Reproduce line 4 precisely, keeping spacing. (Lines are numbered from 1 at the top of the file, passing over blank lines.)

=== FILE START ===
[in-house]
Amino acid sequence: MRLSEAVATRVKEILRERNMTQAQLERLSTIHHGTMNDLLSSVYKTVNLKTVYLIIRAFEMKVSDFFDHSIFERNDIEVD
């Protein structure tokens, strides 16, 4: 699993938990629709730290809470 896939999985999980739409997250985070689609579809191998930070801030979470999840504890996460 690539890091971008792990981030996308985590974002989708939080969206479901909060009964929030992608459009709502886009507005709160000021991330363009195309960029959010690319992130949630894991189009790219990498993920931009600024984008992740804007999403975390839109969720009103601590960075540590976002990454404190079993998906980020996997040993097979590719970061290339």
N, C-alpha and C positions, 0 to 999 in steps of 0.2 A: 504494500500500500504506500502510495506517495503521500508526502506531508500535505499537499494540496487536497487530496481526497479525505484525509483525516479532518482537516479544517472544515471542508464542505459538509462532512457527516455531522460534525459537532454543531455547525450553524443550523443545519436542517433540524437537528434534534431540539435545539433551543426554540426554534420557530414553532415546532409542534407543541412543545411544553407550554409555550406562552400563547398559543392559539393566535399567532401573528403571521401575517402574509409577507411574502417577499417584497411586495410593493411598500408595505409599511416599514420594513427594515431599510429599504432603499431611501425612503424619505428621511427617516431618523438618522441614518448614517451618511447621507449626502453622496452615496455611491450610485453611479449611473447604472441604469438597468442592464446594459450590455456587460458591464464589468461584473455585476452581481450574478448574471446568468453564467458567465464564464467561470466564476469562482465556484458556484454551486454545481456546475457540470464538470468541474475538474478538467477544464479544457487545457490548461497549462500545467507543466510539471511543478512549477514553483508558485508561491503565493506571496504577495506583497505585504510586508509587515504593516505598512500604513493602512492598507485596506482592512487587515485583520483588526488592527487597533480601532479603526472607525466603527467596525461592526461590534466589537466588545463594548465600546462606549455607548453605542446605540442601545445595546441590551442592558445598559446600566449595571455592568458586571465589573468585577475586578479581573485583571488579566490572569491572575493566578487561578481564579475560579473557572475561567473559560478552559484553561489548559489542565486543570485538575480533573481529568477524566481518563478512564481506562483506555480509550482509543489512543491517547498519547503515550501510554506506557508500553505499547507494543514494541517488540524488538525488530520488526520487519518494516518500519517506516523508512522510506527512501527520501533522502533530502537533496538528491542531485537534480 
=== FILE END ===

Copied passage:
N, C-alpha and C positions, 0 to 999 in steps of 0.2 A: 504494500500500500504506500502510495506517495503521500508526502506531508500535505499537499494540496487536497487530496481526497479525505484525509483525516479532518482537516479544517472544515471542508464542505459538509462532512457527516455531522460534525459537532454543531455547525450553524443550523443545519436542517433540524437537528434534534431540539435545539433551543426554540426554534420557530414553532415546532409542534407543541412543545411544553407550554409555550406562552400563547398559543392559539393566535399567532401573528403571521401575517402574509409577507411574502417577499417584497411586495410593493411598500408595505409599511416599514420594513427594515431599510429599504432603499431611501425612503424619505428621511427617516431618523438618522441614518448614517451618511447621507449626502453622496452615496455611491450610485453611479449611473447604472441604469438597468442592464446594459450590455456587460458591464464589468461584473455585476452581481450574478448574471446568468453564467458567465464564464467561470466564476469562482465556484458556484454551486454545481456546475457540470464538470468541474475538474478538467477544464479544457487545457490548461497549462500545467507543466510539471511543478512549477514553483508558485508561491503565493506571496504577495506583497505585504510586508509587515504593516505598512500604513493602512492598507485596506482592512487587515485583520483588526488592527487597533480601532479603526472607525466603527467596525461592526461590534466589537466588545463594548465600546462606549455607548453605542446605540442601545445595546441590551442592558445598559446600566449595571455592568458586571465589573468585577475586578479581573485583571488579566490572569491572575493566578487561578481564579475560579473557572475561567473559560478552559484553561489548559489542565486543570485538575480533573481529568477524566481518563478512564481506562483506555480509550482509543489512543491517547498519547503515550501510554506506557508500553505499547507494543514494541517488540524488538525488530520488526520487519518494516518500519517506516523508512522510506527512501527520501533522502533530502537533496538528491542531485537534480 